“Place cracker crumbs on the bottom of a buttered dish. Add a layer of oysters, then another layer of crumbs. Next, salt and pepper. Mix some Worcester sauce with some cream and pour over the top. Dot with butter and bake until bubbly.”

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  1. Ally Bean says:

    Oysters are a rarity around here. I only had them as a child around the holidays in what was called Oyster Stew that was really a creamy soup. I’ve eaten them since in restaurants, but never made them at home. To you they’re something normal, while to me they’re exotic.

    1. My mom used to make oyster stew as well, and it was cream based, she called it a chowder, and it was quite tasty. I’m thinking about digging out her oyster stuffing recipe for the holidays, because that’s really when you see a lot of great oyster dishes.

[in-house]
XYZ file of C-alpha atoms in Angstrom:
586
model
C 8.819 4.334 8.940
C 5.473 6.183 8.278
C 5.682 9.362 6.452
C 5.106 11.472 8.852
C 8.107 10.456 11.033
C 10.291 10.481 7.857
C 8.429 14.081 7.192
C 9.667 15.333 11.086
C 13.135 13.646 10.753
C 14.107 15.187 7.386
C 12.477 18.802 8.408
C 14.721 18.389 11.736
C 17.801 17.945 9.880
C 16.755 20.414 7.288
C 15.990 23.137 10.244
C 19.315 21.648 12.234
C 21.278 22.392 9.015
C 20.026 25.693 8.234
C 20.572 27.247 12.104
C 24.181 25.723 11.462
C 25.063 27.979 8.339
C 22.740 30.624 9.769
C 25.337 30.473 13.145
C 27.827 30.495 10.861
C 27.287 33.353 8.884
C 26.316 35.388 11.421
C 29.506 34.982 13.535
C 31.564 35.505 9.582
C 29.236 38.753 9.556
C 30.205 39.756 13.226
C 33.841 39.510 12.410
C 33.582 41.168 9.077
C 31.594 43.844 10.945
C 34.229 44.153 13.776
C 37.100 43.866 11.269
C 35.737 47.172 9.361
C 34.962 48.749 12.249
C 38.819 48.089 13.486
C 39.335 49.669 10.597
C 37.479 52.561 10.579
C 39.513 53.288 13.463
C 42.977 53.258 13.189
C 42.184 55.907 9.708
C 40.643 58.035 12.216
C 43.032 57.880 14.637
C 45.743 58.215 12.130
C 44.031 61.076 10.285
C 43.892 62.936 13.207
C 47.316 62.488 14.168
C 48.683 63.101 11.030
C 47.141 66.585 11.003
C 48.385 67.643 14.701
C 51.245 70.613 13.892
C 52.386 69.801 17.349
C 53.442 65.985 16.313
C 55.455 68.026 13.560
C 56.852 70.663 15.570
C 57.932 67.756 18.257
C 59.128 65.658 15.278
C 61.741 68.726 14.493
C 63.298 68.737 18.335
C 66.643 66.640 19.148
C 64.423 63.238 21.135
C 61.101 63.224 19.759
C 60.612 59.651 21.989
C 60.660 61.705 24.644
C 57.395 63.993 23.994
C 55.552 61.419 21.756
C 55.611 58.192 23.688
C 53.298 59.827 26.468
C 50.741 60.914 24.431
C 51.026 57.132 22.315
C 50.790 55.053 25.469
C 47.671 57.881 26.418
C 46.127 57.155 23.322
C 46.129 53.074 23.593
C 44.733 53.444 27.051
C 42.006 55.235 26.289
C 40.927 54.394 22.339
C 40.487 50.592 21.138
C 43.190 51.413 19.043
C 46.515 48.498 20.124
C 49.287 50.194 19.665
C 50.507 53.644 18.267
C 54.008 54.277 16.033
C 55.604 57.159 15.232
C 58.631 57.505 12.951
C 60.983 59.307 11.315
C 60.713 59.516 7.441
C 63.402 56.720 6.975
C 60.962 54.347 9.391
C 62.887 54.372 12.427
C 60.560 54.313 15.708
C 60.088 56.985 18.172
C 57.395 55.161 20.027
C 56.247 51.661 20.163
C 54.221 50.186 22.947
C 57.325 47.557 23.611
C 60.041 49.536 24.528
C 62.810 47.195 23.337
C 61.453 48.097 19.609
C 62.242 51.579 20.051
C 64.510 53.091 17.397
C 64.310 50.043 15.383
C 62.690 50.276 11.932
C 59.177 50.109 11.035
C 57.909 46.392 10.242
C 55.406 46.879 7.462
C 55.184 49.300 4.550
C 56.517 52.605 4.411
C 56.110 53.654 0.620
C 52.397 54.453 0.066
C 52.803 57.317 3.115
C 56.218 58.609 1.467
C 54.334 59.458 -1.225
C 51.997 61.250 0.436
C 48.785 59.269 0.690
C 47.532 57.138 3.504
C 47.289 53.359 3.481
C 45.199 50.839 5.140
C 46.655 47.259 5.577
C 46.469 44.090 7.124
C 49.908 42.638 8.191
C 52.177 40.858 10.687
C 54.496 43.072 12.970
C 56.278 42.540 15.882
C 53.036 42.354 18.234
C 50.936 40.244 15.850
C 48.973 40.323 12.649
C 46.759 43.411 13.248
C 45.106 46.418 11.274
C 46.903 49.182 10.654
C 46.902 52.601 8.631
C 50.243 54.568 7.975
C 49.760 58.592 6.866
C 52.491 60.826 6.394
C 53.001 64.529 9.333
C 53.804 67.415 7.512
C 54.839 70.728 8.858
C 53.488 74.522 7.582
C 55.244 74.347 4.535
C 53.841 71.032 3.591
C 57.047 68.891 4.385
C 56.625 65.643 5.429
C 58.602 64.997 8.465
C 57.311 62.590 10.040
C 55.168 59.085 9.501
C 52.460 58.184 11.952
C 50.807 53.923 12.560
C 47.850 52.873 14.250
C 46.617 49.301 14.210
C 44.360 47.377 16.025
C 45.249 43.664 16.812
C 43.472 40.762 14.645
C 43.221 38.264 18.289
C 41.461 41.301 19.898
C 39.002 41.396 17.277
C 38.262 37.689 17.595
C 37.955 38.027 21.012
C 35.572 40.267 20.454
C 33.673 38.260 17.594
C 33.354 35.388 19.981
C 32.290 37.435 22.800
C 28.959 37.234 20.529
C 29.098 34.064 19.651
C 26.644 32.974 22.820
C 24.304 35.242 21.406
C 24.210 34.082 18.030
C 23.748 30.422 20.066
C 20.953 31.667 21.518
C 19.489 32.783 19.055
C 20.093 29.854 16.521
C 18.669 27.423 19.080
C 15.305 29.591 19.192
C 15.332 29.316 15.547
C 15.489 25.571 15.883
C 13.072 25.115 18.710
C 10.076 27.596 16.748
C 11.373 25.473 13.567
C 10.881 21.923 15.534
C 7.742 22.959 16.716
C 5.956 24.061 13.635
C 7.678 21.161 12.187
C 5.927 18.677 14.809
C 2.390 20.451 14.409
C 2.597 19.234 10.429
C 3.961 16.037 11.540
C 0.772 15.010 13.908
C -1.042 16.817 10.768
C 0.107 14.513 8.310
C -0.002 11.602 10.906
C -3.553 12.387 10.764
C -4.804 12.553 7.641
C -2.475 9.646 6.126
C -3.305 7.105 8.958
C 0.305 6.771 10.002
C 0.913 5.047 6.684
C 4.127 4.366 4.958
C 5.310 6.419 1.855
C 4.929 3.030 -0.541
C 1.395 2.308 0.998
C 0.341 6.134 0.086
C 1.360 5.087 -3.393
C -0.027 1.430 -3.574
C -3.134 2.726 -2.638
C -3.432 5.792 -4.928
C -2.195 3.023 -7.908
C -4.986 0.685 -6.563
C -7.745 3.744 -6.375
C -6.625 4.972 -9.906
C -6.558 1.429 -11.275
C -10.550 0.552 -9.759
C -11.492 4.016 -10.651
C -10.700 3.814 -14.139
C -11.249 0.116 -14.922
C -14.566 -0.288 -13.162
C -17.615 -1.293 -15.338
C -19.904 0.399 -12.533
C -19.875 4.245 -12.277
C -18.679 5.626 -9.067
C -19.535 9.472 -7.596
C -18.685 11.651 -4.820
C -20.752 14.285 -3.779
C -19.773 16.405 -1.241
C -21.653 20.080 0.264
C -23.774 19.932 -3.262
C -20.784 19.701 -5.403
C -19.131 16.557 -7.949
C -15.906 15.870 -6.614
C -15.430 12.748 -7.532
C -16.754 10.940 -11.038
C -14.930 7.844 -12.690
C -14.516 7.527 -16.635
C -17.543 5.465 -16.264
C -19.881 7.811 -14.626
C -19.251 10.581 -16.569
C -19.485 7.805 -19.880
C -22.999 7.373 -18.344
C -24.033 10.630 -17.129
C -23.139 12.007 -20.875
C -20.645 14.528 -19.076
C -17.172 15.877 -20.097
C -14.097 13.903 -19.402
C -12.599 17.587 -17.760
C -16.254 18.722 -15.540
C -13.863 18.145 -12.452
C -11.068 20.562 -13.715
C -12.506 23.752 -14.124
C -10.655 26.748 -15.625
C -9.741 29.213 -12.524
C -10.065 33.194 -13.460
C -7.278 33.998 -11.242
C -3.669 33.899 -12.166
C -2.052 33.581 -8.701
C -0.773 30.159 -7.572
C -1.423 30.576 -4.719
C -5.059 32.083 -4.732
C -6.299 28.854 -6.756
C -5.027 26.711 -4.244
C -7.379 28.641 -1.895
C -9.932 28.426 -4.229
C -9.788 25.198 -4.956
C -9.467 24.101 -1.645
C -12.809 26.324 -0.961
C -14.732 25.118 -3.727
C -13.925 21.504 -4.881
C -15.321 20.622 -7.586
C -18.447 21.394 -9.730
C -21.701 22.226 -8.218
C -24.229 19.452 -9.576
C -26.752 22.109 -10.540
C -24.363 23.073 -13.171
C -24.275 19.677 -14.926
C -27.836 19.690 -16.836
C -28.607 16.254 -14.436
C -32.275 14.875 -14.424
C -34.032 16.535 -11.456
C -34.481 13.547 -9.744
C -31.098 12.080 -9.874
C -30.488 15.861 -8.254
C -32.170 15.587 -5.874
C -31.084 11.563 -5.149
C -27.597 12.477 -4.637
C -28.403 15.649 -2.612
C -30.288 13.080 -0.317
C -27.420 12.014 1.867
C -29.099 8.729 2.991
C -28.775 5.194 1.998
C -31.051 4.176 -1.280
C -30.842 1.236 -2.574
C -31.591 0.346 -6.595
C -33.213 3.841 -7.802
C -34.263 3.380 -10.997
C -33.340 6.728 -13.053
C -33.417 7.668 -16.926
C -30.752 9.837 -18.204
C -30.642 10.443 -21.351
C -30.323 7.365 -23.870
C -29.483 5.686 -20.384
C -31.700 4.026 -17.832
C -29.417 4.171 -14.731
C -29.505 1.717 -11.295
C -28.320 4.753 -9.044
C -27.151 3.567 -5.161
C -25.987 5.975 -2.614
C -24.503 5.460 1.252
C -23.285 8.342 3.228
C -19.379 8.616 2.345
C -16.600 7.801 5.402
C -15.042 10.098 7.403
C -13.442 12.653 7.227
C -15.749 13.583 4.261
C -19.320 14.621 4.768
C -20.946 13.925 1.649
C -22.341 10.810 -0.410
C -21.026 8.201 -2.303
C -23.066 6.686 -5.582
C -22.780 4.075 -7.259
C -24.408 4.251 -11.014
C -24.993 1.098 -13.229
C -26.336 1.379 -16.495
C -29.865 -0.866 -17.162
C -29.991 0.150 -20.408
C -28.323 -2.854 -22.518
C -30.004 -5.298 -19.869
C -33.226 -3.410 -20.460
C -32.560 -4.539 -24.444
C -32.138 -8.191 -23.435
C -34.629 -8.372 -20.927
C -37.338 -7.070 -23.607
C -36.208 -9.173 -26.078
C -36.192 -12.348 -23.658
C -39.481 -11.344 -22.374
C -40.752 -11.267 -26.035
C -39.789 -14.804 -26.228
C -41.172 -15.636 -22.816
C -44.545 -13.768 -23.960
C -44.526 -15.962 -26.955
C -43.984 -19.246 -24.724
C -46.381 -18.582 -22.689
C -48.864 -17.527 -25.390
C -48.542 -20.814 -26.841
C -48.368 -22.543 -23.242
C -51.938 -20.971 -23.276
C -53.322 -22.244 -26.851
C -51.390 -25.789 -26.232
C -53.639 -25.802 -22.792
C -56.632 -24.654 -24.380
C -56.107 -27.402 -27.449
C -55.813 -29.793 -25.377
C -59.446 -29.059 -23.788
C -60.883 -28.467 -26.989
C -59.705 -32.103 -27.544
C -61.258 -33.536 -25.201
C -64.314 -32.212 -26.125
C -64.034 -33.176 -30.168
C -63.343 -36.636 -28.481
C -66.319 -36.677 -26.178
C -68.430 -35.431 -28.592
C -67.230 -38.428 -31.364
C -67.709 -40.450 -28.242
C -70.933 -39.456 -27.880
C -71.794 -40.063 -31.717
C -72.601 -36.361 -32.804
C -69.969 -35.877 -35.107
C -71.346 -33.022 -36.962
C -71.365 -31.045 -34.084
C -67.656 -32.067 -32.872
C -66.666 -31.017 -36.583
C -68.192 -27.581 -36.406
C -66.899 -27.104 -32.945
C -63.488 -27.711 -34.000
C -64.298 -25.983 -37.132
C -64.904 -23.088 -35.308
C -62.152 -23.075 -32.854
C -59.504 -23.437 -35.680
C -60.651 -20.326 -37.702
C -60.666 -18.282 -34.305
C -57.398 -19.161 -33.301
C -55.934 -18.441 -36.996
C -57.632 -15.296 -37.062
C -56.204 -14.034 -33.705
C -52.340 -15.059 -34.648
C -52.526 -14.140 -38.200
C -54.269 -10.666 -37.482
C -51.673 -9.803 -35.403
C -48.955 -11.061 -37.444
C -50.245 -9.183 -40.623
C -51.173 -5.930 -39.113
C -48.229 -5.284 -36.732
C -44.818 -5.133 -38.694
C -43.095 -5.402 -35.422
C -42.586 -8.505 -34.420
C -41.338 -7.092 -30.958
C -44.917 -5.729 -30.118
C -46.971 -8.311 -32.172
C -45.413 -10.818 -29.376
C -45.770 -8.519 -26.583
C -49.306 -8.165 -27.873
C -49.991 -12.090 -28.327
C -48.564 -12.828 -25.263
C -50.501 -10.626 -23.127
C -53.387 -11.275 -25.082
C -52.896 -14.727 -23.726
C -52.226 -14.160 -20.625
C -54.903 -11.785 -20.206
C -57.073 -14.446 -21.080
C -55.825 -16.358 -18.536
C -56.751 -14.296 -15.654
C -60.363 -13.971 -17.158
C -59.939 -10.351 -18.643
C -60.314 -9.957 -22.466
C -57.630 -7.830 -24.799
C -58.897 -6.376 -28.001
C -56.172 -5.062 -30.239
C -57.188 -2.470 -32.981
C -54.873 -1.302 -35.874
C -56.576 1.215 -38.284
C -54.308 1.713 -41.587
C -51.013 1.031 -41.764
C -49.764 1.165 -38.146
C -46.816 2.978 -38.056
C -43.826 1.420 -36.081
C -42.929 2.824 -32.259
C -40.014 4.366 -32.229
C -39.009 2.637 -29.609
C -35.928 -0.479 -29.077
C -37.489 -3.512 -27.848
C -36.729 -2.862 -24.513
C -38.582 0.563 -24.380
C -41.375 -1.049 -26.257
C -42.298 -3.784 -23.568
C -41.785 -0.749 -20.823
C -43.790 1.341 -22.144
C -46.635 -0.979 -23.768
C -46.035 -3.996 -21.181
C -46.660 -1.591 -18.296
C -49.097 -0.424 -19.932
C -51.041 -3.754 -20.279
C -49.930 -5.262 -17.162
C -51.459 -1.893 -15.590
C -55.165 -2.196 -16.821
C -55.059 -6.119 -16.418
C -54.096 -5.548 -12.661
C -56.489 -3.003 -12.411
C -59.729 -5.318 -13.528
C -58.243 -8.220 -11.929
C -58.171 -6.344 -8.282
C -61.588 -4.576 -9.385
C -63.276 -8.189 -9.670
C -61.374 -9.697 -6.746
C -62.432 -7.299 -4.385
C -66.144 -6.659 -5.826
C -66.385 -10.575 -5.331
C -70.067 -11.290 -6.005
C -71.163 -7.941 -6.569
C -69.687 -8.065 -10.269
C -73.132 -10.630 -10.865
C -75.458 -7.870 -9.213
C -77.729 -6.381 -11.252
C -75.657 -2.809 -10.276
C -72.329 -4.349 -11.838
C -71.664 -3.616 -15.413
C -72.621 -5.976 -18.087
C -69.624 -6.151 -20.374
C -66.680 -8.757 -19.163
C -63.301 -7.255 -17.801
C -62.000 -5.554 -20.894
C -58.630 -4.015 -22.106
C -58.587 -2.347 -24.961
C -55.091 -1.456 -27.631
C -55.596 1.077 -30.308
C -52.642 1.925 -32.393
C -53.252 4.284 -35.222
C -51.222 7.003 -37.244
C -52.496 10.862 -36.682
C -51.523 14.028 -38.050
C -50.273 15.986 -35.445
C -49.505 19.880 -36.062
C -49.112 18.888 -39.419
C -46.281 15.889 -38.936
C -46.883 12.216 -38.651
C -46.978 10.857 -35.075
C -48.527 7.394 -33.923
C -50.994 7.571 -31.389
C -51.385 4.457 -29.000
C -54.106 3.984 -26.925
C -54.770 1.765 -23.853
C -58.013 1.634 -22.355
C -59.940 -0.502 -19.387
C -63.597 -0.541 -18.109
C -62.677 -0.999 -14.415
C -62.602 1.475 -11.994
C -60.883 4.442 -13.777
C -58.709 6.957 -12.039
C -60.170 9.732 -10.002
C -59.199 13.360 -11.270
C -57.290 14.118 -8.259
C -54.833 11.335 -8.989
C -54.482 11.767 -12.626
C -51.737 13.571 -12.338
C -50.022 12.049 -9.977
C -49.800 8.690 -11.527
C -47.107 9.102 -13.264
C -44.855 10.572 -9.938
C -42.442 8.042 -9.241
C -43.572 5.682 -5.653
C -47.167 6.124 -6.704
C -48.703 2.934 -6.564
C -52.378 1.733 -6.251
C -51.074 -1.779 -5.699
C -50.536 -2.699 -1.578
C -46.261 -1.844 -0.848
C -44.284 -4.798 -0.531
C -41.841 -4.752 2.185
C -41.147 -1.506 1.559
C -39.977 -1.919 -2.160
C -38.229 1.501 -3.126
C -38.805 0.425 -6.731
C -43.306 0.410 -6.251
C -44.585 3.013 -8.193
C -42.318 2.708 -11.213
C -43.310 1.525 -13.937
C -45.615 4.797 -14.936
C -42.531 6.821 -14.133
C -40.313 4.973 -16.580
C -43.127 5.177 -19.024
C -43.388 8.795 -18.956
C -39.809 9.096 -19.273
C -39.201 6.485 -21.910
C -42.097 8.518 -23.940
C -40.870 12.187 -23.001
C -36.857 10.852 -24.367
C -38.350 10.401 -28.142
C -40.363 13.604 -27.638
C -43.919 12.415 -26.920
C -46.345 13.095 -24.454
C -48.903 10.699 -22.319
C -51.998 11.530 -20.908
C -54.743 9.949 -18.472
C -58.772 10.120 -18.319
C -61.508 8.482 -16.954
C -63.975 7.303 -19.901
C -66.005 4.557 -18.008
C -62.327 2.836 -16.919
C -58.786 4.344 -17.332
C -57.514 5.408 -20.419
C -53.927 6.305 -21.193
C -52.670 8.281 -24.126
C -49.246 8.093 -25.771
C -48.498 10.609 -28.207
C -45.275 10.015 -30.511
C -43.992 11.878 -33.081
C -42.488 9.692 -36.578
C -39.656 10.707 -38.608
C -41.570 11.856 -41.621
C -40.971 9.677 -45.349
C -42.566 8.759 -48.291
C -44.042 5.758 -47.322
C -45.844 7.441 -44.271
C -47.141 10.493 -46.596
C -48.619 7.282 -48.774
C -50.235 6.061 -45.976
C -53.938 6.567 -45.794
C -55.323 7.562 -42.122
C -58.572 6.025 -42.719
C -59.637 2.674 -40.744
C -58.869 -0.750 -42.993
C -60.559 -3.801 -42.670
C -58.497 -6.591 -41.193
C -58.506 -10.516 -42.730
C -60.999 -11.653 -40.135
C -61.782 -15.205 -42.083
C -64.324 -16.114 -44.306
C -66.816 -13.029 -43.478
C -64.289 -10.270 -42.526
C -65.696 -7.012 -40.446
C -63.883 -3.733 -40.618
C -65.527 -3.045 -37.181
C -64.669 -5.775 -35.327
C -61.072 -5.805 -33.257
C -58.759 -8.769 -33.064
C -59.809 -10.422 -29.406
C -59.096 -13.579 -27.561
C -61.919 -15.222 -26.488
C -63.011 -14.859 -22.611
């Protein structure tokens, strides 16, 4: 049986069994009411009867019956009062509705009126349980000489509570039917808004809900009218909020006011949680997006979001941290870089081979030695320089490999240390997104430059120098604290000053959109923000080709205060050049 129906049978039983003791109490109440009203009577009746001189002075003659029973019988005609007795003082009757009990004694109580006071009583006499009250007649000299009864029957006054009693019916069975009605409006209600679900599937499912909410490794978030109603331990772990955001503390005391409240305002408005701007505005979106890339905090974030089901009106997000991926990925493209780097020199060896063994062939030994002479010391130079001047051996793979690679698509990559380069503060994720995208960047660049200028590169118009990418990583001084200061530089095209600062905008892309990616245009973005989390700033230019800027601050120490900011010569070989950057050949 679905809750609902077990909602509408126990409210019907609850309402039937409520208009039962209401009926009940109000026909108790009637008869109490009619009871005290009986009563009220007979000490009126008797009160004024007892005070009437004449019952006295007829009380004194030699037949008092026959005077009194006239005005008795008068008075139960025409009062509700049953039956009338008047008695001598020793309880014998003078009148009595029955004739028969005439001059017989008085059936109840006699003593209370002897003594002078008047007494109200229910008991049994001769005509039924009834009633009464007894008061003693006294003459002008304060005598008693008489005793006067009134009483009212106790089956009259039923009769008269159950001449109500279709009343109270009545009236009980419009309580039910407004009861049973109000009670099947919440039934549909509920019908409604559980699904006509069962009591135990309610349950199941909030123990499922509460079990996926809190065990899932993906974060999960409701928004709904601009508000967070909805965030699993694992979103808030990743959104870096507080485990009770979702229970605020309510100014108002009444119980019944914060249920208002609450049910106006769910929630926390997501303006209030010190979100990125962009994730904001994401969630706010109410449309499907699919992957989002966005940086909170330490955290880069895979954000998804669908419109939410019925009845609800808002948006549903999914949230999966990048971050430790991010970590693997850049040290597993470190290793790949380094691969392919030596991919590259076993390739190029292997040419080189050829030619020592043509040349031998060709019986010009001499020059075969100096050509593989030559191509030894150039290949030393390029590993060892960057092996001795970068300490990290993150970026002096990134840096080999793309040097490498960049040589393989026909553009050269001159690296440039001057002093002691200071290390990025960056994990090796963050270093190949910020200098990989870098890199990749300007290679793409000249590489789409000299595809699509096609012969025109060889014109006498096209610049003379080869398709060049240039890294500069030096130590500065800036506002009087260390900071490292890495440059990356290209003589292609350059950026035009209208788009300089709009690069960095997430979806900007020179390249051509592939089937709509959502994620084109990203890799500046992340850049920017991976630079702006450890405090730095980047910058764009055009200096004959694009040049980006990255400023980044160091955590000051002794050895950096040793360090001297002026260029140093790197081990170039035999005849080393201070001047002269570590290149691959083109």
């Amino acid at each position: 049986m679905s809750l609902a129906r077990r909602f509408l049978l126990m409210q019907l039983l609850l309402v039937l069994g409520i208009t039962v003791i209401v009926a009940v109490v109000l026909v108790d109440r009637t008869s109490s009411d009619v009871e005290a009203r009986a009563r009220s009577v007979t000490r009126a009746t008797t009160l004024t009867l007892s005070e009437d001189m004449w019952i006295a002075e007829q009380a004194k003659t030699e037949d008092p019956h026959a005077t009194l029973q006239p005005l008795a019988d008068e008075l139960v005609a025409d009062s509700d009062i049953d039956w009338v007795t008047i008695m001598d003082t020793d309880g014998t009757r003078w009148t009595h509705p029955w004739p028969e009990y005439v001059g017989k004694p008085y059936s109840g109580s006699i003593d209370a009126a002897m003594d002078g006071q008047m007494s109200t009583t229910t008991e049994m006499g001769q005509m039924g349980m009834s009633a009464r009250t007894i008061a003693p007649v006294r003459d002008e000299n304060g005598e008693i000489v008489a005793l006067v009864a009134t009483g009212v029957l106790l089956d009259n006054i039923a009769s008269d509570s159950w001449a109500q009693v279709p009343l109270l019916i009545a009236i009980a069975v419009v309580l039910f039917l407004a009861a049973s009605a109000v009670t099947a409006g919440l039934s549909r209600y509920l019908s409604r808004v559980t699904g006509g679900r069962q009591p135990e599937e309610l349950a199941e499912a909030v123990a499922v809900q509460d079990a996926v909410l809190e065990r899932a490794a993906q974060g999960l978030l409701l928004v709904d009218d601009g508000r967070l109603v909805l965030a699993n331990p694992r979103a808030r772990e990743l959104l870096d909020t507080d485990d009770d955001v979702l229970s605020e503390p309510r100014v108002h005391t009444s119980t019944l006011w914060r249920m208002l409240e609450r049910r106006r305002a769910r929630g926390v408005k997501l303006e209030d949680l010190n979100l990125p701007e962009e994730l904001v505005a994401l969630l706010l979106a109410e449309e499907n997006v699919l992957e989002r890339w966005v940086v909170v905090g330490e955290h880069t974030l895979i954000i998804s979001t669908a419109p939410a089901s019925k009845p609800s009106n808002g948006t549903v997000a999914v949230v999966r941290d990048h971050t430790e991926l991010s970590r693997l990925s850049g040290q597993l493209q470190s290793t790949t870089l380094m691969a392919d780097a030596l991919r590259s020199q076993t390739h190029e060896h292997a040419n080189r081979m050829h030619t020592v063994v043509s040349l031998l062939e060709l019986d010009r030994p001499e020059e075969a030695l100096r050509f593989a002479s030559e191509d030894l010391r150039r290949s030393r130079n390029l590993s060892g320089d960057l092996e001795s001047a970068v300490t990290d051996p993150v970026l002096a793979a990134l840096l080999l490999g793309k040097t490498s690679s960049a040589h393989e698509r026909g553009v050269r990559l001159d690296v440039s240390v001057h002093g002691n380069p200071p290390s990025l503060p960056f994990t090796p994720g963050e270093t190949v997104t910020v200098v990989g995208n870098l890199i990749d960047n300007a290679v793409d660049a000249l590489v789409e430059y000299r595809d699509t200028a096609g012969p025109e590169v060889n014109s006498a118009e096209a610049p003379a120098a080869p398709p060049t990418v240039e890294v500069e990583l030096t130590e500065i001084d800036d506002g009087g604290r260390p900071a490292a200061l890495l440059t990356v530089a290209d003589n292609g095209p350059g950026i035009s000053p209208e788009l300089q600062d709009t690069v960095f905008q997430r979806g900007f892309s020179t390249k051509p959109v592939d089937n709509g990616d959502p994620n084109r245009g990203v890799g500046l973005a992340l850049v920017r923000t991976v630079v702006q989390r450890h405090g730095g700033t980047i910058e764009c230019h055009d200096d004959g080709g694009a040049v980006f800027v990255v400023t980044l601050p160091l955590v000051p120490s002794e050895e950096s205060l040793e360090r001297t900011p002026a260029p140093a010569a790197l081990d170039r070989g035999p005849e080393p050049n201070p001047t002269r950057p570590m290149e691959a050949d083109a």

2. Yum-mmee!!

  3. Fergy. says:

    I do not know why but I have never really warmed (no pun intended) to the idea of cooked oysters, I have had Kilpatrick and Rockefeller before and they were OK but I thought they lost the essential oyster flavour.

    Isn’t it strange to think that oysters were once considered a poor man’s food and were used to bulk up stews as they were less expensive than even the cheapest cuts of meat?

    I am typing this in Thanet on the Kent coast of England and only a few miles from Whitstable which is famous for it’s oysters which were actually exported to Rome when the Romans occupied this part of the British Isles. I must take a trip over one of these days.

    1. I like them raw or cooked, but when I cook them I don’t want too much to get in the way of the flavor of the oyster, you are so right about this; I don’t want to have to search for it under a heavy topping!